Thursday morning, October 30, 2002
John mentioned this morning that Kevin
wants to go to the Firehouse
on Friday night to listen to a band.
I’m up for it. But what about Callie?
Is she invited? Is it too soon?
Wednesday, October 30, 2002
Bits and pieces . . .
Fred was only 12 minutes late this morning.
It stopped raining today. The temperature was in the 70s.
It’s 10 p.m. here and 68 degrees.
The A above Middle C on my piano seems to be
working again. But now the E and the F two octaves below Middle C
are sticking together. Maybe the piano just needs to settle down.
The Angels beat the Giants in Game Seven of the World Series. I
have now made it through two days without Baseball. Already the
Houston Chronicle‘s sports section has reduced the Baseball news heading
to “Baseball, etc.”, meaning that there isn’t enough news to
occupy a whole page. “Etc.” is usually fishing
news. Oh God. I’m so depressed.
Monday evening, October 28, 2002
I like my Music professor. He’s doing a great job of teaching a
class of approximately 40 students, half of whom have never listened to
any music other than rap and rock, and three-quarters of whom don’t even
want to take the class. He has certainly inspired me over the last
two months. My classical CD collection has grown, and I’ve even
rented a piano.
At the end of each semester, students are asked to fill out a
questionnaire and write a review of their professor. I’ll give him
“A”s for everything, except for his lack of enforcing
discipline. It’s such a pity that this is something that even has
to be mentioned when college students are supposed to be adults and
should know how to conduct themselves in a proper manner.
Here are some portions of the syllabus we were given on the first day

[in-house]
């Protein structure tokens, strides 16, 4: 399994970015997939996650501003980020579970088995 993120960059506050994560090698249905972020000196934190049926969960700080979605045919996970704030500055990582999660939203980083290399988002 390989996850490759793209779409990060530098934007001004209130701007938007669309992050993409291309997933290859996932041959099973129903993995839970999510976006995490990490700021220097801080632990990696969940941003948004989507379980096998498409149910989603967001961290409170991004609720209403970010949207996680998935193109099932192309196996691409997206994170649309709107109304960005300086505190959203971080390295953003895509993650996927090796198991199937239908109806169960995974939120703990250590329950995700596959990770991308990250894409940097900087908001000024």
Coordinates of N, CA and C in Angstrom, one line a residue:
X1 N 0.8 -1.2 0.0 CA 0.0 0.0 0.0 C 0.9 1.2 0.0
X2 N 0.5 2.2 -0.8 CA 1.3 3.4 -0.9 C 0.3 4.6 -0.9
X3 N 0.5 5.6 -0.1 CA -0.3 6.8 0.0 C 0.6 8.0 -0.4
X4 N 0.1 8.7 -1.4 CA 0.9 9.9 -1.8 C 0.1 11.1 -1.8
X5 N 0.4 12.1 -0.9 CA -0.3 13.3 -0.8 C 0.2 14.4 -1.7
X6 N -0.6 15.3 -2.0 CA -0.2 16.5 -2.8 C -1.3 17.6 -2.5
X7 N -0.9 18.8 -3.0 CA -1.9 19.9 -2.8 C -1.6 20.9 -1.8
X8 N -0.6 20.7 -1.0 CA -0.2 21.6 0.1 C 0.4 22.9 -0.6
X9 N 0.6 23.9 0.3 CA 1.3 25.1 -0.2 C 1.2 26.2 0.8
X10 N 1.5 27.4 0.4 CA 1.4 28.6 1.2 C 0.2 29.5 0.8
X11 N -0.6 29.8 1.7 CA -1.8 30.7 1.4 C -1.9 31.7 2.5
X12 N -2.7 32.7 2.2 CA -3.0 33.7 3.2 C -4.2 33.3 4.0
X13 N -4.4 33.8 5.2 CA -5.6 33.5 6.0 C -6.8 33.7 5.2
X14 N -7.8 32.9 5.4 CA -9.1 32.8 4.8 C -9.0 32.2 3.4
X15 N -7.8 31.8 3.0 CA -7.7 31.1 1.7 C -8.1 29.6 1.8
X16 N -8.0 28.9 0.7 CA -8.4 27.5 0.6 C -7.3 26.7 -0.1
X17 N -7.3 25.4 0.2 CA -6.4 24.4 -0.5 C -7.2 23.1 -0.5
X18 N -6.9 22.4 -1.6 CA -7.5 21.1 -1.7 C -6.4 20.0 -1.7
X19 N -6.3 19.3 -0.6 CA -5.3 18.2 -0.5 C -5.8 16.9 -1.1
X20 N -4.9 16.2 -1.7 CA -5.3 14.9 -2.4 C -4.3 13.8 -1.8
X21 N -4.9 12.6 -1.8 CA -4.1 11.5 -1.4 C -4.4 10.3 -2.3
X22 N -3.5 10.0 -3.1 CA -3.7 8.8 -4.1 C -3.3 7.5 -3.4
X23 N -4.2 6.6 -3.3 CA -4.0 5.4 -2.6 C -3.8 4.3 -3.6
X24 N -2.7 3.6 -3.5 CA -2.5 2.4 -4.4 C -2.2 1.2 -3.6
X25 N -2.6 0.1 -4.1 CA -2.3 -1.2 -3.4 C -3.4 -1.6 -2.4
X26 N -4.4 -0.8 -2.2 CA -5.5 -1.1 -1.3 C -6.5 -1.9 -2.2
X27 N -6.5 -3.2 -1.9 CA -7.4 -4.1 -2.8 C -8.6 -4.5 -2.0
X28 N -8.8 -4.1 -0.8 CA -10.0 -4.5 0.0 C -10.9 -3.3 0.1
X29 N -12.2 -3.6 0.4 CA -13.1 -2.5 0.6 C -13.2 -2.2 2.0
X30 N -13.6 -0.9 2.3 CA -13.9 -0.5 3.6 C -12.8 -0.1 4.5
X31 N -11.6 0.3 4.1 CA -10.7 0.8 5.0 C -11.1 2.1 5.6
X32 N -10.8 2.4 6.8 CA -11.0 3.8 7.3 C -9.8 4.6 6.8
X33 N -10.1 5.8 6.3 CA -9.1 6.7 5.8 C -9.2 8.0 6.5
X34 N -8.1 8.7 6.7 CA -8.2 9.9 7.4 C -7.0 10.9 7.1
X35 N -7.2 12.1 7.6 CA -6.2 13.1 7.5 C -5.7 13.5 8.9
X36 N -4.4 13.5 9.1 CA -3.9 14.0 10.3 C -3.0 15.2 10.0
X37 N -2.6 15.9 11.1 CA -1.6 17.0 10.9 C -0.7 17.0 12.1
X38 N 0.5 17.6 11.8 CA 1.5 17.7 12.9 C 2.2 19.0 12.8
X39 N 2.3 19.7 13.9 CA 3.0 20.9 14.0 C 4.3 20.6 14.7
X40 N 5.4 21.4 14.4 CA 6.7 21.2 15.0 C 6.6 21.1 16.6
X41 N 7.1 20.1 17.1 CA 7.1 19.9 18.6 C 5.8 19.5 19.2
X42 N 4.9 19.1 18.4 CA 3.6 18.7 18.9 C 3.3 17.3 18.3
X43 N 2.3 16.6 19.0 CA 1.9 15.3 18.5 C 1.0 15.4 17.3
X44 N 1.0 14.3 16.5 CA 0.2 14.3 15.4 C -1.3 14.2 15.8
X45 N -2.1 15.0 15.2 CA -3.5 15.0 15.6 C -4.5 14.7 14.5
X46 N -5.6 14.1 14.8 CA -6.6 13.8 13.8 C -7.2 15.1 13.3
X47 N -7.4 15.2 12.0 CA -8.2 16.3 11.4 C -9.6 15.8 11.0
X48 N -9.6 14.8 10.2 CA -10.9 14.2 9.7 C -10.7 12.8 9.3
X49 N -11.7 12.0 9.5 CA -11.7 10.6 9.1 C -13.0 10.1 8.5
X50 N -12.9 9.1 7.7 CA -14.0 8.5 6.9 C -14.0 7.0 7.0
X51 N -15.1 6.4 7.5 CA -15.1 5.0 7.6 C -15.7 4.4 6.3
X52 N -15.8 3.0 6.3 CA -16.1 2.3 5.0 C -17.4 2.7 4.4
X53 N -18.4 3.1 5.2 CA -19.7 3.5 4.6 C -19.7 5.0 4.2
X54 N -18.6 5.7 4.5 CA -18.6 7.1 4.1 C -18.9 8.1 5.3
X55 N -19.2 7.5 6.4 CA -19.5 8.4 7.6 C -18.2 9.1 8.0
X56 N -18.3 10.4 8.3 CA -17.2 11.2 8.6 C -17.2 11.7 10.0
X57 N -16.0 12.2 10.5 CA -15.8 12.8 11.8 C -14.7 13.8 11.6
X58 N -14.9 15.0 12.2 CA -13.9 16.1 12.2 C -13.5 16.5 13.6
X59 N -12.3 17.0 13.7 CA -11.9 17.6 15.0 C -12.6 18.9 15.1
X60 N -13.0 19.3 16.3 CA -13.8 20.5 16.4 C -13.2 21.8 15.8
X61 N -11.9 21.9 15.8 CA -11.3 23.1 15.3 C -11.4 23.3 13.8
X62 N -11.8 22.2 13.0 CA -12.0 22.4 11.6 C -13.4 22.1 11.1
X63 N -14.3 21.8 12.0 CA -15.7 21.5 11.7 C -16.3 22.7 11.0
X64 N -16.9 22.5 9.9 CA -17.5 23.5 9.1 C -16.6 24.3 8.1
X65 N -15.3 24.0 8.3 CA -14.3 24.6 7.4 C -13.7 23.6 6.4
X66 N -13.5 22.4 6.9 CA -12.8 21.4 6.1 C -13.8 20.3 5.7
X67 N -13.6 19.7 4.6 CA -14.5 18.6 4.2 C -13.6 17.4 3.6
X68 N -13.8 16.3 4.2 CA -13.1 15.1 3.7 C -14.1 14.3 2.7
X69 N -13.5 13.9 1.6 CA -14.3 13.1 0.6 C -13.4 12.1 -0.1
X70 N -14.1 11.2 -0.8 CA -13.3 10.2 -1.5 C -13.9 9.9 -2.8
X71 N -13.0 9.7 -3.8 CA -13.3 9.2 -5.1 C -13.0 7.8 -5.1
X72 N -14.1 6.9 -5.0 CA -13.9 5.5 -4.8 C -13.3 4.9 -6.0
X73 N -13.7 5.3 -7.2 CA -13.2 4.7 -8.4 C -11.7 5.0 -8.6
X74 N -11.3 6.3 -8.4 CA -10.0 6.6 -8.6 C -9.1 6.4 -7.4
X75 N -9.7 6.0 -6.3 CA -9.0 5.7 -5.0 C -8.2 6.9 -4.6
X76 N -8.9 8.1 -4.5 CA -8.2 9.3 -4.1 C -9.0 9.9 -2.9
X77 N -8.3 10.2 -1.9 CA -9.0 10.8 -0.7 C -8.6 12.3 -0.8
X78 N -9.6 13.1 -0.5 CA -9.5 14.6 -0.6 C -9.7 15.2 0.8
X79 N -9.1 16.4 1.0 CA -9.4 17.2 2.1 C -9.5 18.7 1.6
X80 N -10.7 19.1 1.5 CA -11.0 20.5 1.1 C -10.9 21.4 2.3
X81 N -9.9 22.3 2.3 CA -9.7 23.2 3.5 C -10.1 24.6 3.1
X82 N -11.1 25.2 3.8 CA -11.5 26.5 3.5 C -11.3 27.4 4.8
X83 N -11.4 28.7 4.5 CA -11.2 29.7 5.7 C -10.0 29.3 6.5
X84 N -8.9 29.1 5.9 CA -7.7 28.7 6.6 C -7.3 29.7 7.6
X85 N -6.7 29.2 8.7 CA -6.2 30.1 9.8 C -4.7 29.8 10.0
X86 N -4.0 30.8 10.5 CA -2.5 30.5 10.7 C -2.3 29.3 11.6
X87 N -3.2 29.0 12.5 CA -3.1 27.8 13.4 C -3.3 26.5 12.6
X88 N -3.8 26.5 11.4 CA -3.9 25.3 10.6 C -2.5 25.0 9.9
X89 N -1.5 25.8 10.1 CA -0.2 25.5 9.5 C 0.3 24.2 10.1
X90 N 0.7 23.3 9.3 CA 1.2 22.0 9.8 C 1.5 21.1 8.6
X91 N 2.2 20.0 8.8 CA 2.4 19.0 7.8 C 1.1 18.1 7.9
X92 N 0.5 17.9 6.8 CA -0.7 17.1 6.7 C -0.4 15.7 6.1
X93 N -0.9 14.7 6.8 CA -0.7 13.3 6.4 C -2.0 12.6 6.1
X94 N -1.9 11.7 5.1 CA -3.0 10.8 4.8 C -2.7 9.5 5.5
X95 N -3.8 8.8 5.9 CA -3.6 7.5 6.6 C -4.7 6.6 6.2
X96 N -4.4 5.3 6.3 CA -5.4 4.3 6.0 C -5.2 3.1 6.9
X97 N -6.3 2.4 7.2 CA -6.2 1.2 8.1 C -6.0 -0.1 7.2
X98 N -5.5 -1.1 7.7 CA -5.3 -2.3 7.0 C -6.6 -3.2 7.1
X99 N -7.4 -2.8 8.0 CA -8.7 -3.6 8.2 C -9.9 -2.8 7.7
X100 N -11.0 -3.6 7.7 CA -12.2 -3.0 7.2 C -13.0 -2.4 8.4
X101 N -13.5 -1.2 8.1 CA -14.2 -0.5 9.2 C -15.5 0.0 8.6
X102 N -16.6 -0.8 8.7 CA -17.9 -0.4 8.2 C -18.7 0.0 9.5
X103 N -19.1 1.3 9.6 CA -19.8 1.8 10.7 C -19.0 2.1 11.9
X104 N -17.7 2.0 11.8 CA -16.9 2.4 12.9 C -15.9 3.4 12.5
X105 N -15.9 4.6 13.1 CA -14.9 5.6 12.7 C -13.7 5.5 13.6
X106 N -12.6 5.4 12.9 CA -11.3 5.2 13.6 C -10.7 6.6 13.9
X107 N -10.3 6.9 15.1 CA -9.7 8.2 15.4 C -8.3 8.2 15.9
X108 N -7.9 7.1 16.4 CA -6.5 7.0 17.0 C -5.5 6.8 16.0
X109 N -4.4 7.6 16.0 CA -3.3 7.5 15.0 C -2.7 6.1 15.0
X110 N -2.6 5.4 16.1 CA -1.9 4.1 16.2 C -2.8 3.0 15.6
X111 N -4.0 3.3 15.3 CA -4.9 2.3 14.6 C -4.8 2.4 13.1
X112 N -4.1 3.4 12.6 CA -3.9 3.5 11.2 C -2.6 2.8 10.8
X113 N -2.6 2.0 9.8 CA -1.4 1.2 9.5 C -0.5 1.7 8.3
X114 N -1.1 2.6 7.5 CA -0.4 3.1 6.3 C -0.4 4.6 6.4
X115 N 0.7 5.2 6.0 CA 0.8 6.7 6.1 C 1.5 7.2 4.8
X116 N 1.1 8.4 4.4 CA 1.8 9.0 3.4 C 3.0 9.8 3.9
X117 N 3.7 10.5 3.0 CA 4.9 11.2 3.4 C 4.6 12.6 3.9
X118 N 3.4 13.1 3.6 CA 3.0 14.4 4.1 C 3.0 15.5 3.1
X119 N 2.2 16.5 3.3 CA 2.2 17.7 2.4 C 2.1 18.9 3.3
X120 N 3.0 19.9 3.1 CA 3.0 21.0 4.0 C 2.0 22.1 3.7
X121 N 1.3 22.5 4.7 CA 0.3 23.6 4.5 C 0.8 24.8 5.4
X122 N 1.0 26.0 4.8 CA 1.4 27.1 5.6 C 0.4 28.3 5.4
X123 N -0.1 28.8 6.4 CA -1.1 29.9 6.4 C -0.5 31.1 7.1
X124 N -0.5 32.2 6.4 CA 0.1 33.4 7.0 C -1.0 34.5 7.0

Attendance is mandatory for this class. No more than 2
absences will be allowed for the semester. Any additional absences will
result in the lowering of your grade by one-half a letter . . . any two
tardies will be considered as an absence . . . please do not enter or
leave the room while music examples are being played.
Okay, sometimes you can’t help being late for a class. It
happened to me once (five years ago) when I had a flat tyre and was
twenty minutes late for a French test. Merde. But
every morning in this class there are at least ten people who walk in
late. It would be okay if they came in quietly, but every one of
them always lets the door bang. Why? Don’t they know they’re
doing it? Or am I just intolerant? They never forget to sign
the roll sheet which is on the piano, and the professor has no record of
their being tardy. So why put it on the syllabus?
I can deal with that. It’s something I’ve got used to in my
eleven years of trying to get this darn degree.
It’s Fred who’s driving me up the wall. No. Fred’s not
his real name. I don’t even want to know his name. After the
last exam I hope never to see him again. But just for tonight,
I’ll call him Fred.
Fred has probably shown up for half the classes, and when he has
shown up, he’s always been 40 minutes to an hour late. Now looking
at the rules laid out in the syllabus (see Paragraph 4 of this diatribe)
I don’t think that’s even going to get him an “F”. I
don’t really care what his grade is, but what makes me really hot under
the collar is that when Fred does show up, he walks in the front
door (rather than slink in humbly through the back), and literally
struts across the front of the room. (This morning he was wearing
rain gear so we had an extra loud Nike rustle to go with the
strutting). By the time he passes the professor’s lectern the door
bangs shut. He then proceeds to pull his books and pens out of his
bag — the desk squeaks as he thumps them down. And sometimes
he’ll ask the student next to him (not even in a whisper) when the next
paper is due or when we’re having another test.
His timing was impeccable last Monday. We’d been studying Haydn,
and the Professor had been building us up to the dramatic moment in the
“Creation” when the choir sings “Let there be
light.” I’ll give you three guesses as to when Fred made his
appearance. You’re right. It was “Let there be Fred.”
Fred is the lowlight of this class. And I wish the Professor
would do something about it. Is he afraid to kick him out?
Is he worried about a lawsuit?
I wasn’t going to write so much tonight, but the A above Middle C on
my piano has now stopped working. Coupled with the A below Middle
C which gets stuck, my evening isn’t going as planned.
All you professors out there. Be not afraid! Give the
inconsiderate students a public lambasting. The rest of us will
Monday, October 28, 2002